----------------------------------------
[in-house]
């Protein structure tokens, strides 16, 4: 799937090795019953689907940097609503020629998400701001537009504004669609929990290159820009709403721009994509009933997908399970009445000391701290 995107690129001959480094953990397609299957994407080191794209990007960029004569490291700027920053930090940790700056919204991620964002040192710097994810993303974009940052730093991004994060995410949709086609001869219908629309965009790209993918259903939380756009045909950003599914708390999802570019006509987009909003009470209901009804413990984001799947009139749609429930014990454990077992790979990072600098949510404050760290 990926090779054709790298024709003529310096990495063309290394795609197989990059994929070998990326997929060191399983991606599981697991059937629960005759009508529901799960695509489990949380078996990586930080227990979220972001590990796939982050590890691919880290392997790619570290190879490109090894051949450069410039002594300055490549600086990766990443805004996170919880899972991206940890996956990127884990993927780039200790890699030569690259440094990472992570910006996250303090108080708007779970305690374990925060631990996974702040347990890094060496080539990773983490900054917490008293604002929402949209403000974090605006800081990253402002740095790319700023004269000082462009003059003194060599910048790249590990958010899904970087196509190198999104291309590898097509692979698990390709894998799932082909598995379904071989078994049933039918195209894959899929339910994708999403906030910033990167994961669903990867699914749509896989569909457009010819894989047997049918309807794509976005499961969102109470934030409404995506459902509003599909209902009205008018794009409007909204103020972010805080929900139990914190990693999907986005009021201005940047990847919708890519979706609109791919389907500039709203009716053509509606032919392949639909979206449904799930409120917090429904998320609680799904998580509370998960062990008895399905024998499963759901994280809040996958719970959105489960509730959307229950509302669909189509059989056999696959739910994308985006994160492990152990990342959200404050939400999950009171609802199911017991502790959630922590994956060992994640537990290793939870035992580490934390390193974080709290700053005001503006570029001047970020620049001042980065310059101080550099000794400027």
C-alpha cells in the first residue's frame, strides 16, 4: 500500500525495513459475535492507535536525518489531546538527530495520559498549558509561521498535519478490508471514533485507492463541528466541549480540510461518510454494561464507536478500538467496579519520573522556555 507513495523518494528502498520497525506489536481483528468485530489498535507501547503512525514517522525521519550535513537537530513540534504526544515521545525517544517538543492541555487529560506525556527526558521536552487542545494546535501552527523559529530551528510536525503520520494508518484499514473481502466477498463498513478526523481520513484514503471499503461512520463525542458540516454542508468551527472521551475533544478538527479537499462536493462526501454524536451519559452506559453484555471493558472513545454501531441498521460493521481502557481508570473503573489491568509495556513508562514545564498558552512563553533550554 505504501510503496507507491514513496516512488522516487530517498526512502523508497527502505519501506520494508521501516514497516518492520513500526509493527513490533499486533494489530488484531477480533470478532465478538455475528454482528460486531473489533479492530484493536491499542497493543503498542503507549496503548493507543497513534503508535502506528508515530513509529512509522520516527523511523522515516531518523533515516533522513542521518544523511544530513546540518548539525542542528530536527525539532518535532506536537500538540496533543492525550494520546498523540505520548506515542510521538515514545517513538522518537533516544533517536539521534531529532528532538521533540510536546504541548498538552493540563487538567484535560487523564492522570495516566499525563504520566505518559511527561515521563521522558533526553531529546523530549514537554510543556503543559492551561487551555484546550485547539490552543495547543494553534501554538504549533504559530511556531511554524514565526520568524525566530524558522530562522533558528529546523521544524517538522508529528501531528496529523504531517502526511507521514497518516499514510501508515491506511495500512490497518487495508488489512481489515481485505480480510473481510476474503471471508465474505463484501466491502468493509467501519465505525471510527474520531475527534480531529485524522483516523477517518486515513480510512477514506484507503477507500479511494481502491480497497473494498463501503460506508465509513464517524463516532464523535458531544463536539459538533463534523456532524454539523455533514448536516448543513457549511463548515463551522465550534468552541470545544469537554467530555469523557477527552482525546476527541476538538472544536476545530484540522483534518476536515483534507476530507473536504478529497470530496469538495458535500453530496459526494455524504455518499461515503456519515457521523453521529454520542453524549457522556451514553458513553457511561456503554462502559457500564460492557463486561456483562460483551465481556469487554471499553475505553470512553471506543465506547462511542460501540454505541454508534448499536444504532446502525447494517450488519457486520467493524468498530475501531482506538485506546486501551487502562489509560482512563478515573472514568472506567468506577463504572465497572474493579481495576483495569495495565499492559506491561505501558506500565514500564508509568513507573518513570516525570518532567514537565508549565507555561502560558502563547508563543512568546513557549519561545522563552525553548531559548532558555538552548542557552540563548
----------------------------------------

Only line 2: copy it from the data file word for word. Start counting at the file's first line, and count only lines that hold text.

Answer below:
């Protein structure tokens, strides 16, 4: 799937090795019953689907940097609503020629998400701001537009504004669609929990290159820009709403721009994509009933997908399970009445000391701290 995107690129001959480094953990397609299957994407080191794209990007960029004569490291700027920053930090940790700056919204991620964002040192710097994810993303974009940052730093991004994060995410949709086609001869219908629309965009790209993918259903939380756009045909950003599914708390999802570019006509987009909003009470209901009804413990984001799947009139749609429930014990454990077992790979990072600098949510404050760290 990926090779054709790298024709003529310096990495063309290394795609197989990059994929070998990326997929060191399983991606599981697991059937629960005759009508529901799960695509489990949380078996990586930080227990979220972001590990796939982050590890691919880290392997790619570290190879490109090894051949450069410039002594300055490549600086990766990443805004996170919880899972991206940890996956990127884990993927780039200790890699030569690259440094990472992570910006996250303090108080708007779970305690374990925060631990996974702040347990890094060496080539990773983490900054917490008293604002929402949209403000974090605006800081990253402002740095790319700023004269000082462009003059003194060599910048790249590990958010899904970087196509190198999104291309590898097509692979698990390709894998799932082909598995379904071989078994049933039918195209894959899929339910994708999403906030910033990167994961669903990867699914749509896989569909457009010819894989047997049918309807794509976005499961969102109470934030409404995506459902509003599909209902009205008018794009409007909204103020972010805080929900139990914190990693999907986005009021201005940047990847919708890519979706609109791919389907500039709203009716053509509606032919392949639909979206449904799930409120917090429904998320609680799904998580509370998960062990008895399905024998499963759901994280809040996958719970959105489960509730959307229950509302669909189509059989056999696959739910994308985006994160492990152990990342959200404050939400999950009171609802199911017991502790959630922590994956060992994640537990290793939870035992580490934390390193974080709290700053005001503006570029001047970020620049001042980065310059101080550099000794400027």